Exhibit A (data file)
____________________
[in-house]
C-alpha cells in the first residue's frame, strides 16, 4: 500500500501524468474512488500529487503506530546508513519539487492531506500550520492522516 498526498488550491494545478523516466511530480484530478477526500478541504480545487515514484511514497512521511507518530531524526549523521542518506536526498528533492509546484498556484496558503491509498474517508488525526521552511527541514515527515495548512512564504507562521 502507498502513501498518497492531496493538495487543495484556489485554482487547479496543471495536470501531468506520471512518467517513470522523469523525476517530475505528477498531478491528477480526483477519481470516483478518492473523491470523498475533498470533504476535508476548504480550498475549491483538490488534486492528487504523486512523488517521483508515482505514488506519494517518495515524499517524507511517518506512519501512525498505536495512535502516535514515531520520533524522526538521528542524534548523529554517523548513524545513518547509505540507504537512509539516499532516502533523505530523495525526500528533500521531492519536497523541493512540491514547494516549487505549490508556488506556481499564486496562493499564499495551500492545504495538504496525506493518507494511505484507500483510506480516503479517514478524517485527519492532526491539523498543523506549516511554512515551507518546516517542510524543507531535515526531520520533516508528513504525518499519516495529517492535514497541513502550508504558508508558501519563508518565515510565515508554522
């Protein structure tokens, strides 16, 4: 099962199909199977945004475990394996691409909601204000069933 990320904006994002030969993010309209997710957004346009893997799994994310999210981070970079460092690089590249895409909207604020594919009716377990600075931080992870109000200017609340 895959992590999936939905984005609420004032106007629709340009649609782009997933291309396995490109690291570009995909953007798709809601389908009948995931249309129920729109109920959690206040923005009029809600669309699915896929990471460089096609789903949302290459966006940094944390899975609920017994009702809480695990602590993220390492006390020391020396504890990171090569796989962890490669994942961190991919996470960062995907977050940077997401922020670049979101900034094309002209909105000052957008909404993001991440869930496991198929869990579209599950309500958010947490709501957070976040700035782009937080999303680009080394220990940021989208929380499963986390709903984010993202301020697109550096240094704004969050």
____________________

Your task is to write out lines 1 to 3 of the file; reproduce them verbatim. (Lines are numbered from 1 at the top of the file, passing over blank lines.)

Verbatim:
[in-house]
C-alpha cells in the first residue's frame, strides 16, 4: 500500500501524468474512488500529487503506530546508513519539487492531506500550520492522516 498526498488550491494545478523516466511530480484530478477526500478541504480545487515514484511514497512521511507518530531524526549523521542518506536526498528533492509546484498556484496558503491509498474517508488525526521552511527541514515527515495548512512564504507562521 502507498502513501498518497492531496493538495487543495484556489485554482487547479496543471495536470501531468506520471512518467517513470522523469523525476517530475505528477498531478491528477480526483477519481470516483478518492473523491470523498475533498470533504476535508476548504480550498475549491483538490488534486492528487504523486512523488517521483508515482505514488506519494517518495515524499517524507511517518506512519501512525498505536495512535502516535514515531520520533524522526538521528542524534548523529554517523548513524545513518547509505540507504537512509539516499532516502533523505530523495525526500528533500521531492519536497523541493512540491514547494516549487505549490508556488506556481499564486496562493499564499495551500492545504495538504496525506493518507494511505484507500483510506480516503479517514478524517485527519492532526491539523498543523506549516511554512515551507518546516517542510524543507531535515526531520520533516508528513504525518499519516495529517492535514497541513502550508504558508508558501519563508518565515510565515508554522
């Protein structure tokens, strides 16, 4: 099962199909199977945004475990394996691409909601204000069933 990320904006994002030969993010309209997710957004346009893997799994994310999210981070970079460092690089590249895409909207604020594919009716377990600075931080992870109000200017609340 895959992590999936939905984005609420004032106007629709340009649609782009997933291309396995490109690291570009995909953007798709809601389908009948995931249309129920729109109920959690206040923005009029809600669309699915896929990471460089096609789903949302290459966006940094944390899975609920017994009702809480695990602590993220390492006390020391020396504890990171090569796989962890490669994942961190991919996470960062995907977050940077997401922020670049979101900034094309002209909105000052957008909404993001991440869930496991198929869990579209599950309500958010947490709501957070976040700035782009937080999303680009080394220990940021989208929380499963986390709903984010993202301020697109550096240094704004969050």